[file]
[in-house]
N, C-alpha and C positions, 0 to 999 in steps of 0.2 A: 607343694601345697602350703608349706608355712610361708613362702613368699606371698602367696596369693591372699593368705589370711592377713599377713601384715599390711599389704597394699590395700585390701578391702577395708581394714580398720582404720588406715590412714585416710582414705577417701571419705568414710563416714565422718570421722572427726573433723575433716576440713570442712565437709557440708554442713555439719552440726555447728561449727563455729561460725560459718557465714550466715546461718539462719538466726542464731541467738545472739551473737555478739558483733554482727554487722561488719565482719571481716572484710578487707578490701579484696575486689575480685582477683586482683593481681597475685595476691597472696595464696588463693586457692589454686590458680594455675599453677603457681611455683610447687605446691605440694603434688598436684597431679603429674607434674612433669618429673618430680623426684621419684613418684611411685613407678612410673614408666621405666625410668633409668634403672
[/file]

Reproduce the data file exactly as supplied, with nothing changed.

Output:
[in-house]
N, C-alpha and C positions, 0 to 999 in steps of 0.2 A: 607343694601345697602350703608349706608355712610361708613362702613368699606371698602367696596369693591372699593368705589370711592377713599377713601384715599390711599389704597394699590395700585390701578391702577395708581394714580398720582404720588406715590412714585416710582414705577417701571419705568414710563416714565422718570421722572427726573433723575433716576440713570442712565437709557440708554442713555439719552440726555447728561449727563455729561460725560459718557465714550466715546461718539462719538466726542464731541467738545472739551473737555478739558483733554482727554487722561488719565482719571481716572484710578487707578490701579484696575486689575480685582477683586482683593481681597475685595476691597472696595464696588463693586457692589454686590458680594455675599453677603457681611455683610447687605446691605440694603434688598436684597431679603429674607434674612433669618429673618430680623426684621419684613418684611411685613407678612410673614408666621405666625410668633409668634403672